The significantly higher prevalence of HAV antibody among U.S. born Mexican-American children and adults may reflect not only higher rates of vaccination within this subgroup, but also continued greater exposure to natural infection from travel to or visitors from Mexico where the disease is endemic.
There was a significant decrease from 1988-1994 to 2007-2008 for the total population and for most age groups (6-19, 20-39, and 60 years and over) including the youngest age groups that were targeted for vaccination. Disparities continued with significantly higher HBV infection prevalence among non-Hispanic black persons, males, and foreign born persons for most time periods. Reported vaccination coverage among persons aged 6-19 years was over 70% by 1999-2002 and increased to over 90% by 2003-2006.
Overall prevalence of HCV decreased from 1988-1994 to 2003-2006, but remained constant from 2003-2006 to 2007-2008. The decreases in HCV prevalence were observed among the subgroups at highest risk, which suggest a positive impact of prevention efforts (9). Despite these apparent gains, rates remained high among non-Hispanic black persons compared with other race/ethnicity populations. The peak in age-specific prevalence shifted from aged 30-39 years in 1988-1994 to aged 40-49 years by 1999-2002 and continued through 2007-2008. This shift in peak age group suggests younger cohorts in the later time periods are not being infected at the same rate as those in earlier time periods.
National Health and Nutrition Examination Surveys (NHANES) do not include groups that may be considered at higher risk for hepatitis infection (i.e., those institutionalized, incarcerated, those in nonhospital based long-term care facilities, injection drug using homeless populations, etc.). Therefore, these data provide conservative estimates of disease prevalence.
Prevalence of HAV antibody: Presence of HAV antibody reflects immunity due to vaccination or due to natural infection transmitted by close personal contact or ingestion of fecal contaminated food or drink. All analyses for HAV are restricted to those U.S. born because prevalence of HAV antibody is much higher among those not born in the U.S., possibly reflecting infection early in life prior to immigration.
Prevalence of HBV infection: Presence of HBV core antibody, a measure of lifetime infection transmitted through sexual contact, sharing contaminated needles, or from an infected mother to her newborn. HBV core antibody alone does not distinguish between history of infection and chronic active infection.
Prevalence of HCV infection: Presence of antibody to HCV, a measure of lifetime infection transmitted by contact with the blood of an infected person primarily through sharing contaminated needles.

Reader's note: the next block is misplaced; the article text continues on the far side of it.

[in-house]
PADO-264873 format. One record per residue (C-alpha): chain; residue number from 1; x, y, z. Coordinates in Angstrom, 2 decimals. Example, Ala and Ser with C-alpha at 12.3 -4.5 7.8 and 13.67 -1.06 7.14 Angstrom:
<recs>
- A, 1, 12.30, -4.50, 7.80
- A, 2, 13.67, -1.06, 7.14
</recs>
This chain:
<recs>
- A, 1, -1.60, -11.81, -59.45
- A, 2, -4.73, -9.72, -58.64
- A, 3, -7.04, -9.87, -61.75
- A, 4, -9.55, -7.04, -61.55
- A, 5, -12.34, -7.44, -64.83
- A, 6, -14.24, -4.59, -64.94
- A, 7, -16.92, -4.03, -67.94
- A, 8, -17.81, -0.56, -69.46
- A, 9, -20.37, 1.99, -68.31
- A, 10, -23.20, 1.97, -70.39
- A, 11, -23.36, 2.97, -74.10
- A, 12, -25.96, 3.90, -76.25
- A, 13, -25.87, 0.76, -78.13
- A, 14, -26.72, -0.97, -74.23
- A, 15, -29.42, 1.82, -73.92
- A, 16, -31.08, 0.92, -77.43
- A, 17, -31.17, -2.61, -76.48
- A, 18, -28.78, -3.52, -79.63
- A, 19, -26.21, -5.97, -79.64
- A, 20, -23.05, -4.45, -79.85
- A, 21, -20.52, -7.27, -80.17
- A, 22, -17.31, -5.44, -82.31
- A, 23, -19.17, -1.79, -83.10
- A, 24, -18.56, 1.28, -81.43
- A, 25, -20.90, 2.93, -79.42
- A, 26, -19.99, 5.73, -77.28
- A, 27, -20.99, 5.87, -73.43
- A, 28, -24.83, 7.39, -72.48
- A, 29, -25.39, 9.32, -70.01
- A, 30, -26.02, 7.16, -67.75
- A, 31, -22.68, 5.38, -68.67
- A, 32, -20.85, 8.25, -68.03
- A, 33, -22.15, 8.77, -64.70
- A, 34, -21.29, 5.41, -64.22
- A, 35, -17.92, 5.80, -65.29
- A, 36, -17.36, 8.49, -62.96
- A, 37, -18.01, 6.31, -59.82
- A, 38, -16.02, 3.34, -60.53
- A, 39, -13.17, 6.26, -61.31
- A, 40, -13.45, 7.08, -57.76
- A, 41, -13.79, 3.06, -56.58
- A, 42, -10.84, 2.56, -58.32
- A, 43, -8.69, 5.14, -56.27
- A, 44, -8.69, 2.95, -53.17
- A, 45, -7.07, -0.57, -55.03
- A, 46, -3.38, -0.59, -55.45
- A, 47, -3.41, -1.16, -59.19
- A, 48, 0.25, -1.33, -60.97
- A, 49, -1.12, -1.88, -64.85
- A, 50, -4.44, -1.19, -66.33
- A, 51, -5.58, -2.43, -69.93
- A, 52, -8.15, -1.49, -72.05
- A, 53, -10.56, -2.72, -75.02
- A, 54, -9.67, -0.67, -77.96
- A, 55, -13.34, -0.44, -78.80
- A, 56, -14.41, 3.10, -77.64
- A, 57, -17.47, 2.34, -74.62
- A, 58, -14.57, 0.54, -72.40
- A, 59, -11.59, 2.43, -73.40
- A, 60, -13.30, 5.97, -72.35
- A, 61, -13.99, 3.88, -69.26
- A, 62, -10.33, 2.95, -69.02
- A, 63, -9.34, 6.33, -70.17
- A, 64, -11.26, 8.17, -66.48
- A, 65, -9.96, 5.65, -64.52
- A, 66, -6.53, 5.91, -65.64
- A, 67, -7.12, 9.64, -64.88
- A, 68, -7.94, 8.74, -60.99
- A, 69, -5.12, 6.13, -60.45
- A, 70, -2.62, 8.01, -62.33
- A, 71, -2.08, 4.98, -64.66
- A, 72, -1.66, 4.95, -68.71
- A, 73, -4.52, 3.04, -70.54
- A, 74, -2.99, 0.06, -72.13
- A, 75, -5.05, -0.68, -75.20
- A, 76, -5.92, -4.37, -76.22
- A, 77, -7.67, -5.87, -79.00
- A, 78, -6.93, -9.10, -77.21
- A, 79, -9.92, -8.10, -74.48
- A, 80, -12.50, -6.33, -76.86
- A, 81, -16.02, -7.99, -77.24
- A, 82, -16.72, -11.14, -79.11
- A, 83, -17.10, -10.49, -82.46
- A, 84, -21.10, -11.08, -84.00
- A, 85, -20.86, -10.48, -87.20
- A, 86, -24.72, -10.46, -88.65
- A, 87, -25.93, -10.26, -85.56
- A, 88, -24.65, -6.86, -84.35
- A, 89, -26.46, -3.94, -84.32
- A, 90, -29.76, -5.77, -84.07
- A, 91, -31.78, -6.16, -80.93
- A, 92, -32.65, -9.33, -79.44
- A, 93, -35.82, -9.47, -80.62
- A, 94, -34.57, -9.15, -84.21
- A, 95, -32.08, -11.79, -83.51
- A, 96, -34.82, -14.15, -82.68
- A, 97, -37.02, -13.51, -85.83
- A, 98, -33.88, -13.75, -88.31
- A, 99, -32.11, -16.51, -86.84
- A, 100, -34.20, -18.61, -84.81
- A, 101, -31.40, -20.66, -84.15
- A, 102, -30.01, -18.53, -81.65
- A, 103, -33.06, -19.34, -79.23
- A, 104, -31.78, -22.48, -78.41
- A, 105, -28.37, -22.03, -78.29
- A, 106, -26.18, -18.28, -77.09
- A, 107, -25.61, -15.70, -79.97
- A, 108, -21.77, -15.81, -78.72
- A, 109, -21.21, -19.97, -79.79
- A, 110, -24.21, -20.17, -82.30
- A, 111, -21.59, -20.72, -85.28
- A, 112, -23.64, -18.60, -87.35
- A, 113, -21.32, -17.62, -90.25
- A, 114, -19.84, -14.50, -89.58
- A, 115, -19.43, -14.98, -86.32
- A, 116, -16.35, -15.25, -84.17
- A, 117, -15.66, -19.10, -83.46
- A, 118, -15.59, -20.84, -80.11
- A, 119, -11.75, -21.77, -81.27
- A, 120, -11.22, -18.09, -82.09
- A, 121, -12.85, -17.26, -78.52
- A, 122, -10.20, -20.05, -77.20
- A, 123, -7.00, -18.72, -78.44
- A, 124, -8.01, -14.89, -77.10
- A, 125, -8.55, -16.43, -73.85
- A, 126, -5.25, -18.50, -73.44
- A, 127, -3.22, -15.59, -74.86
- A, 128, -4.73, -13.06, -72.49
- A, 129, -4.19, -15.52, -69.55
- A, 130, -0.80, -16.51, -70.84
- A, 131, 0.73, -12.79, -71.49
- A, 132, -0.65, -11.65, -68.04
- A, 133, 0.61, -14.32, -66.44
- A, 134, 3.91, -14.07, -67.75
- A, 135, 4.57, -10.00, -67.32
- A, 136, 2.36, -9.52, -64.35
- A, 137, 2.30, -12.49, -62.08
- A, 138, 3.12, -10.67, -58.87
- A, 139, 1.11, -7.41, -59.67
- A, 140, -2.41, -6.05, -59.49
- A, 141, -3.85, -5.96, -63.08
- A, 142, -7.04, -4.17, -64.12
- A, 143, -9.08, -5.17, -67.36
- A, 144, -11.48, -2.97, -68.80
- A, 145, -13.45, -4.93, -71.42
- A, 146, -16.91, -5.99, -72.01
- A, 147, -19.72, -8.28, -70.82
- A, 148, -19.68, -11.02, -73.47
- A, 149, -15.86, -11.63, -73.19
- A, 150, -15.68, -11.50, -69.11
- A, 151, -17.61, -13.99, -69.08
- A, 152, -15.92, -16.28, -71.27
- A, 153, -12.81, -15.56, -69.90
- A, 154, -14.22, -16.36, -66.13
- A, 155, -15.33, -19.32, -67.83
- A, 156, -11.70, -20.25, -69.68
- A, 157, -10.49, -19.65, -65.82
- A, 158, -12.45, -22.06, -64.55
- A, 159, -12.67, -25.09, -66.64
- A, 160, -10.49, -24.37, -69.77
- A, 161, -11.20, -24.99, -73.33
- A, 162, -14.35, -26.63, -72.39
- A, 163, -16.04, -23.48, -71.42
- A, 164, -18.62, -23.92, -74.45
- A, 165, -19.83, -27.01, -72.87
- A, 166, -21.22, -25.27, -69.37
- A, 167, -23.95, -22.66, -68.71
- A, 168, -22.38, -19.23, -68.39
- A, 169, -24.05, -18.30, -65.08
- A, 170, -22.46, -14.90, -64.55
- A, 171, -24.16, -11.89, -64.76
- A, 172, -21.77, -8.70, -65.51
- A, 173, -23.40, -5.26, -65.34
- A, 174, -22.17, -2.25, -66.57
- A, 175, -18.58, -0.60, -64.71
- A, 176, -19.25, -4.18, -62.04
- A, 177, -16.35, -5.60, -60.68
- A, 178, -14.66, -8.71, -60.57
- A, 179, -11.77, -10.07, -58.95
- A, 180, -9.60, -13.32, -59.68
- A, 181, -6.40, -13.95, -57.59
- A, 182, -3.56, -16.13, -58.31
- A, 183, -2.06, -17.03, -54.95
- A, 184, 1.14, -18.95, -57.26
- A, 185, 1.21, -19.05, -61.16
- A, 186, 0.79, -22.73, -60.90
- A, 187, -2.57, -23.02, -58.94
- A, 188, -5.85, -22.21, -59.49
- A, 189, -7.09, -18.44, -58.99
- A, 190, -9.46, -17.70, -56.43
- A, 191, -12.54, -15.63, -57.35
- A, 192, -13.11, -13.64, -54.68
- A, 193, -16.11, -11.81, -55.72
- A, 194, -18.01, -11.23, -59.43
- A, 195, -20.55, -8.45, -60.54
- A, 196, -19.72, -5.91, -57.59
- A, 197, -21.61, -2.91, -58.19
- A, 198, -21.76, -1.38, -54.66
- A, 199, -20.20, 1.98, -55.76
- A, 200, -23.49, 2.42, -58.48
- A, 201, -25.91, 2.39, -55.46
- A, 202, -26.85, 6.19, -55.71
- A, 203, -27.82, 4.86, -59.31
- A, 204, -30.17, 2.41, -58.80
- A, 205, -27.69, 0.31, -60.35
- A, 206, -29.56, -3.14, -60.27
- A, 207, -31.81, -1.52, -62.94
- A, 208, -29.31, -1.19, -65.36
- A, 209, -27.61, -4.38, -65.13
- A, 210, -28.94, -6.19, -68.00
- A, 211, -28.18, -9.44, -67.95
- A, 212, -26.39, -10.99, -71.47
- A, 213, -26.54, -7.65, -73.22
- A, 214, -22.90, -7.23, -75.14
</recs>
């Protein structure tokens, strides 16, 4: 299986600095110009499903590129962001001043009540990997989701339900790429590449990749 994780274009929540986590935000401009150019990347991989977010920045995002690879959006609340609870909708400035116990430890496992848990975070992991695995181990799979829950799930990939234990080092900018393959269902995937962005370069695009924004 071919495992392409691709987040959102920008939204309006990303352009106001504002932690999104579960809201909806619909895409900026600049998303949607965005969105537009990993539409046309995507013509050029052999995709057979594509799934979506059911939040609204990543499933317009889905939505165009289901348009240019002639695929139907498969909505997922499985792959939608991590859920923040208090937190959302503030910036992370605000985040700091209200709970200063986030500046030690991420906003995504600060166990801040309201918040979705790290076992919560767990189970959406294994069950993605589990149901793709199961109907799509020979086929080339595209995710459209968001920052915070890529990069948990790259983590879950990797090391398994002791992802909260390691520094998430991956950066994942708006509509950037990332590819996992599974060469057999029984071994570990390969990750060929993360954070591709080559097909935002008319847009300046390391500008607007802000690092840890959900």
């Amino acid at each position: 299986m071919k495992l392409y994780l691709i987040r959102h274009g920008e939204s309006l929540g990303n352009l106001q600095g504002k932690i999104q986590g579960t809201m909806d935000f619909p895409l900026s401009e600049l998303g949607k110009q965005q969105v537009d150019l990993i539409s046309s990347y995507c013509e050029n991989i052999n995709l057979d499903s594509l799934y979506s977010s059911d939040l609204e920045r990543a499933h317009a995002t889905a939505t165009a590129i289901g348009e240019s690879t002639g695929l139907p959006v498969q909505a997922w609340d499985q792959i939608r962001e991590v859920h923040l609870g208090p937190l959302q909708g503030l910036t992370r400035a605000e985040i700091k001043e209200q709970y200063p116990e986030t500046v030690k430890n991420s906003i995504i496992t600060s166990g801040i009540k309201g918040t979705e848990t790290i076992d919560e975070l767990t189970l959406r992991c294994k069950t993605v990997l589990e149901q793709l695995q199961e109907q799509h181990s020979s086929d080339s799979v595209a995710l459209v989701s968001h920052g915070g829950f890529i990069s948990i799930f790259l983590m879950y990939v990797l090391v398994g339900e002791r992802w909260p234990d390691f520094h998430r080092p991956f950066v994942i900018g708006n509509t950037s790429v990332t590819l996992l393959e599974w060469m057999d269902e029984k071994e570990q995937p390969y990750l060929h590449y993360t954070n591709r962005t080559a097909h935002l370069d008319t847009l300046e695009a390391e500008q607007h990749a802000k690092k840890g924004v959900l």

NHANES data were used for these analyses. NHANES is a cross-sectional survey designed to monitor the health and nutritional status of the civilian, noninstitutionalized U.S. population (10). The survey consists of interviews conducted in participant’s homes, standardized physical examinations conducted in specially outfitted mobile examination centers, and laboratory tests utilizing blood provided by participants during the physical examination.
The NHANES sample design is a complex, multistage design that includes oversampling in order to obtain reliable estimates of health and nutritional measures for population subgroups. In NHANES III conducted from 1988 to 1994, children under age 5 years, persons aged 60 years and over, Mexican-American persons and non-Hispanic black persons were oversampled. In 1999-2006, non-Hispanic black persons, Mexican-American persons, persons with low-income, persons aged 12-19 years, and persons aged 60 years and over were oversampled. In 2007-2008, adolescents were no longer oversampled. In 1999, NHANES became a continuous survey, fielded on an ongoing basis. Public use data files are released in 2-year cycles.
Sample weights, which account for the differential probabilities of selection, nonresponse and noncoverage, are incorporated into the estimation process. Standard errors of the estimates were calculated and tests of significance were conducted incorporating the sample weights and sample design (11). Prevalence estimates were age adjusted by the direct method to the projected 2000 U.S. Census population for comparisons across population subgroups and between surveys (12). Tests for linear trends with time were examined using orthogonal contrast matrices (13). All data analyses were performed using SAS System for Windows (release 9.2; SAS Institute Inc, Cary N.C.) and SUDAAN (release 10.0; Research Triangle Institute, Research Triangle Park, N.C.).
Serum samples for persons aged 6 years and over (aged 6-19 years only for HAV testing in NHANES 2007-2008) were sent to the Division of Viral Hepatitis, National Center for HIV/AIDS, Viral Hepatitis, STD, and TB Prevention, Centers for Disease Control and Prevention for HAV, HBV, and HCV antibody testing.
Geraldine McQuillan, Deanna Kruszon-Moran, and Rosemarie Hirsch are with the Centers for Disease Control and Prevention’s National Center for Health Statistics, Division of Health and Nutrition Examination Surveys. Maxine Denniston is with the Centers for Disease Control and Prevention’s National Center for HIV/AIDS, Viral Hepatitis, STD, and TB Prevention, Division of Viral Hepatitis.
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McQuillan GM, Kruszon-Moran D, Denniston MM, Hirsch R. Viral hepatitis. NCHS data brief, no 27. Hyattsville, MD: National Center for Health Statistics. 2010.
All material appearing in this report is in the public domain and may be reproduced or copied without permission; citation as to source, however, is appreciated.
National Center for Health Statistics
Edward J. Sondik, Ph.D., Director
Jennifer H. Madans, Ph.D., Associate Director for Science
Division of Health Care Statistics
Clifford L. Johnson, M.S.P.H., Director